Lessons From NFL Free Agency: Examining the Good and the Bad Business Moves


The frenetic opening days of NFL free agency are upon us, and with the league fresh off its "first billion-dollar day," at least according to Peter King's math, this may be the most active offseason ever. Whether it's Dallas' decision to release DeMarcus Ware or the surprising move of one Baltimore Raven, there are plenty of business lessons to observe -- here are three of the most important.

The good

1. The hometown discount is still a valid concept.
On Wednesday, the Ravens resigned Jacoby Jones with a four-year, $12 million deal. The wideout, who played an instrumental role in the 2013 Super Bowl, was reportedly also considering the New York Giants. On an annual basis, he now makes nearly 10% less than his previous contract, and as NFL Network's Ian Rapoport reveals, Jones "turned down more money elsewhere."

Hometown discounts aren't exactly plentiful these days -- take Golden Tate's move from Seattle as a recent antithetical example -- but at least Jones clearly still believes in the concept.

As one, now widely cited study from a '90s-era World Development Report shows, income and happiness are positively related, but exhibit diminishing marginal returns. Once income hits a certain point, quality of life tapers off, and even falls in some cases. In other words, "mo money, mo problems." In the business world -- football or not -- some employees are willing to take less money to remain in an environment they enjoy.

2. Top talent sometimes deserves a change of scenery.
According to a Harris poll conducted last year, more than 50% of American workers want to switch careers. While NFL players can't leave football without retiring, changing teams sometimes allows them to attack that itch only a scenery change can scratch. Take DeMarcus Ware, for example.

The defensive end, whom ESPN just called a "sure-fire Hall of Famer," played nine seasons with the Dallas Cowboys before the team let him go this week. The Broncos promptly snatched him up with $20 million in guaranteed money, illustrating that sometimes the best employees deserve -- and get -- a change of scenery. After Ware declined to take a salary cut, his longtime team had no other choice.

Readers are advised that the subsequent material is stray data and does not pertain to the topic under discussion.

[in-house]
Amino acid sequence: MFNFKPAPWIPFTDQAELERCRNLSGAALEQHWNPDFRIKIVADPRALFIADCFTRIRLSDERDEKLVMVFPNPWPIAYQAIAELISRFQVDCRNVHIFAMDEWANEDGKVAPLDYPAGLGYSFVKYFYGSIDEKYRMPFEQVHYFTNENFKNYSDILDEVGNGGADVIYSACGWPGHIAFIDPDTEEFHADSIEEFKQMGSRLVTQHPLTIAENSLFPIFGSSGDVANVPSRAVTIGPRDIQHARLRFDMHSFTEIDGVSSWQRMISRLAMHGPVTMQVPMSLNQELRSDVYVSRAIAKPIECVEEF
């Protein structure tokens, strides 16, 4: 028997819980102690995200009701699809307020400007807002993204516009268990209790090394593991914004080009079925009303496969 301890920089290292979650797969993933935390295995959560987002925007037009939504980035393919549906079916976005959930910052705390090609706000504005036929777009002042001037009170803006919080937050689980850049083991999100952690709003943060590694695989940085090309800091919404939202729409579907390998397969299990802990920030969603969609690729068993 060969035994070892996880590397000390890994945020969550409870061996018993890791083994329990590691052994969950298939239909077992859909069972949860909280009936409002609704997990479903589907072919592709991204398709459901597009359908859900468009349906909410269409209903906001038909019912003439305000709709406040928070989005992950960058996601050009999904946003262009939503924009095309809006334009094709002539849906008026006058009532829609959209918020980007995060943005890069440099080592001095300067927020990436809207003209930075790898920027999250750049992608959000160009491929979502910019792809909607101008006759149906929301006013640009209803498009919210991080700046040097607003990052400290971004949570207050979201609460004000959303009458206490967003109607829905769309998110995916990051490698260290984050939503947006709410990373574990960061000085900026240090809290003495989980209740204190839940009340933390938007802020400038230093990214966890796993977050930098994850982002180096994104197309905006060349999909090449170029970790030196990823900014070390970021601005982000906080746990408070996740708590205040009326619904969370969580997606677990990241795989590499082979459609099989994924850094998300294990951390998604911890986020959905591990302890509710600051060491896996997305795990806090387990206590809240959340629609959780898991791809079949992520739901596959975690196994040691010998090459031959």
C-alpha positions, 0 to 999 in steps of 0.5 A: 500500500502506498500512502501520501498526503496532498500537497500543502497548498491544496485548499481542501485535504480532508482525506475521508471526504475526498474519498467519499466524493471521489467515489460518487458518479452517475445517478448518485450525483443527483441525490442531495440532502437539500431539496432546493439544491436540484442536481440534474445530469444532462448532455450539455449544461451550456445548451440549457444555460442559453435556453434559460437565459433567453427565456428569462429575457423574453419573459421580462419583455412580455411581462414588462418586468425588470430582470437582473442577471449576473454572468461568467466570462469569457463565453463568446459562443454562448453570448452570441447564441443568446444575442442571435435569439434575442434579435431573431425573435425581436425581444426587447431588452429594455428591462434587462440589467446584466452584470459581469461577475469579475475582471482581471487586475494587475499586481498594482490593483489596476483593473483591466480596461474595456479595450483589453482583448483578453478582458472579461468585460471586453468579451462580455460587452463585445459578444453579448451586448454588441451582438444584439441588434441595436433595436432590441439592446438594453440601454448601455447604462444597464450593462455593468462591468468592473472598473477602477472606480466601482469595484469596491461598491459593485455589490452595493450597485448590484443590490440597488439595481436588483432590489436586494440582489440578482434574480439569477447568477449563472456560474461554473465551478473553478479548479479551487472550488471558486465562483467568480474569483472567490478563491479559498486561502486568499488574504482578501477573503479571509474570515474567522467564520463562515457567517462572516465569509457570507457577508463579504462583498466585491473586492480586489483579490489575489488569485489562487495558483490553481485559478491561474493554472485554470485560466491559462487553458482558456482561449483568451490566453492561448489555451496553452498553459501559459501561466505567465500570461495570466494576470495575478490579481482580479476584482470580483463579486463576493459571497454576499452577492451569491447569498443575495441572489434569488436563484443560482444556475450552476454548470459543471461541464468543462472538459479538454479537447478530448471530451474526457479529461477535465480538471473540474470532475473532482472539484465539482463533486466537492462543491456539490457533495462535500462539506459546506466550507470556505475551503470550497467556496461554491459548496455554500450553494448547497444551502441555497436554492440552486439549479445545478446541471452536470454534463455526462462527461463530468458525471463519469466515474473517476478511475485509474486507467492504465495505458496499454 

But it's ultimately a win for both sides. Ware can make a run at the Super Bowl in the backend of his career, and the Cowboys can use their resources to address more pressing needs.

The bad

3. Some businesses ignore experience entirely.
Steve Smith has played wide receiver for the Carolina Panthers since 2001, and in that time, he's amassed more than 12,000 yards -- 19th all-time. So when he signed a four-year, $30 million contract extension in 2012, most assumed he'd end his career there. But as unfortunate as it is, some businesses ignore experience entirely.

First image (above initial text) via Bradley P Johnson, Flickr. Second image (directly above) via Parker Anderson, Flickr.

Carolina has cut the 34-year old, not long after Smith's agent shared his thoughts with the Associated Press earlier this week. "Where we are disappointed is the fact he signed an extension to stay loyal to the club and complete his career as a Panther," he said, adding, "now we are at a crossroads where the [team doesn't] want him anymore."

As fans on social media point out, Carolina's remaining six rostered receivers had a combined zero catches last year -- they were not in a position to lose the talented wideout. And while rumors suggest he may not see eye to eye with his bosses, it's not smart to leave your leader, whether it's a quarterback or a CEO, with no experienced help.

What's next?

Looking toward the draft
In a little less than two months, a period that's arguably more important than free agency will begin: the NFL draft. Heavily hyped players like Johnny Manziel and Jadeveon Clowney will be taken in the first few picks, and after they're gone, front offices will look to prove who's done their research in the later rounds.

Just like this week's roster moves, I expect some teams will exhibit examples all businesses can follow, while others will likely make a mistake or two.

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